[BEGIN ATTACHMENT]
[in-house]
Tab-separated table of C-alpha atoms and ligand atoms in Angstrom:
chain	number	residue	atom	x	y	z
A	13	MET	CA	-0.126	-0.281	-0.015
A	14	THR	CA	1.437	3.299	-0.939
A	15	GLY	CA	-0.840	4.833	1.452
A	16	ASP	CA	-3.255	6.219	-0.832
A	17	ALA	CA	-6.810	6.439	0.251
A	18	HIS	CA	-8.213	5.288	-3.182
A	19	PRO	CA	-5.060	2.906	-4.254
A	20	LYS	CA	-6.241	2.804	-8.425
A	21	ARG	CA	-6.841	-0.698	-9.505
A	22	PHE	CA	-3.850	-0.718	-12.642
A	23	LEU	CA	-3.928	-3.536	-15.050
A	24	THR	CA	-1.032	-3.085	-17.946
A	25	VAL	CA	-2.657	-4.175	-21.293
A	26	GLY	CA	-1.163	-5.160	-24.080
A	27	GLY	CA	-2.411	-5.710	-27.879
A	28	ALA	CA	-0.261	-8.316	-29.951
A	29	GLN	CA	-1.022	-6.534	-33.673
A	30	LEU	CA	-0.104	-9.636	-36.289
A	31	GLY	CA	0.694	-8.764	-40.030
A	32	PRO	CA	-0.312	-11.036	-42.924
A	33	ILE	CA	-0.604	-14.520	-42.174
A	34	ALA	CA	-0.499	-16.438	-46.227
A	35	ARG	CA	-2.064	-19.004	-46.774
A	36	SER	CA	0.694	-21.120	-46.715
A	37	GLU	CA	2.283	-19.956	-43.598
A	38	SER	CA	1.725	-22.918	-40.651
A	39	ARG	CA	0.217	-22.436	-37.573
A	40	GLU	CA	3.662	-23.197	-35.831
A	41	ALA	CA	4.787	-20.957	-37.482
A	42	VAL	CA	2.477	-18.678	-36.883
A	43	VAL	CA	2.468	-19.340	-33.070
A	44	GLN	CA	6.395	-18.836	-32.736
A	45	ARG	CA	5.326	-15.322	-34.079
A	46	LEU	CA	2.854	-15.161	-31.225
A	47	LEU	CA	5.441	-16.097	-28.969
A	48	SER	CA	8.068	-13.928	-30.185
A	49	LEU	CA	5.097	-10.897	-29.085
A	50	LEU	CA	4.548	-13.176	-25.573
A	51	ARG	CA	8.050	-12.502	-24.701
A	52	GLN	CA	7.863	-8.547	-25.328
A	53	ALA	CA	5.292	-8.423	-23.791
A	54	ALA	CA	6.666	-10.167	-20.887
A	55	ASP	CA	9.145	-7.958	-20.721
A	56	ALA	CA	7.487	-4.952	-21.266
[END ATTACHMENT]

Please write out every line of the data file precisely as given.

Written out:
[in-house]
Tab-separated table of C-alpha atoms and ligand atoms in Angstrom:
chain	number	residue	atom	x	y	z
A	13	MET	CA	-0.126	-0.281	-0.015
A	14	THR	CA	1.437	3.299	-0.939
A	15	GLY	CA	-0.840	4.833	1.452
A	16	ASP	CA	-3.255	6.219	-0.832
A	17	ALA	CA	-6.810	6.439	0.251
A	18	HIS	CA	-8.213	5.288	-3.182
A	19	PRO	CA	-5.060	2.906	-4.254
A	20	LYS	CA	-6.241	2.804	-8.425
A	21	ARG	CA	-6.841	-0.698	-9.505
A	22	PHE	CA	-3.850	-0.718	-12.642
A	23	LEU	CA	-3.928	-3.536	-15.050
A	24	THR	CA	-1.032	-3.085	-17.946
A	25	VAL	CA	-2.657	-4.175	-21.293
A	26	GLY	CA	-1.163	-5.160	-24.080
A	27	GLY	CA	-2.411	-5.710	-27.879
A	28	ALA	CA	-0.261	-8.316	-29.951
A	29	GLN	CA	-1.022	-6.534	-33.673
A	30	LEU	CA	-0.104	-9.636	-36.289
A	31	GLY	CA	0.694	-8.764	-40.030
A	32	PRO	CA	-0.312	-11.036	-42.924
A	33	ILE	CA	-0.604	-14.520	-42.174
A	34	ALA	CA	-0.499	-16.438	-46.227
A	35	ARG	CA	-2.064	-19.004	-46.774
A	36	SER	CA	0.694	-21.120	-46.715
A	37	GLU	CA	2.283	-19.956	-43.598
A	38	SER	CA	1.725	-22.918	-40.651
A	39	ARG	CA	0.217	-22.436	-37.573
A	40	GLU	CA	3.662	-23.197	-35.831
A	41	ALA	CA	4.787	-20.957	-37.482
A	42	VAL	CA	2.477	-18.678	-36.883
A	43	VAL	CA	2.468	-19.340	-33.070
A	44	GLN	CA	6.395	-18.836	-32.736
A	45	ARG	CA	5.326	-15.322	-34.079
A	46	LEU	CA	2.854	-15.161	-31.225
A	47	LEU	CA	5.441	-16.097	-28.969
A	48	SER	CA	8.068	-13.928	-30.185
A	49	LEU	CA	5.097	-10.897	-29.085
A	50	LEU	CA	4.548	-13.176	-25.573
A	51	ARG	CA	8.050	-12.502	-24.701
A	52	GLN	CA	7.863	-8.547	-25.328
A	53	ALA	CA	5.292	-8.423	-23.791
A	54	ALA	CA	6.666	-10.167	-20.887
A	55	ASP	CA	9.145	-7.958	-20.721
A	56	ALA	CA	7.487	-4.952	-21.266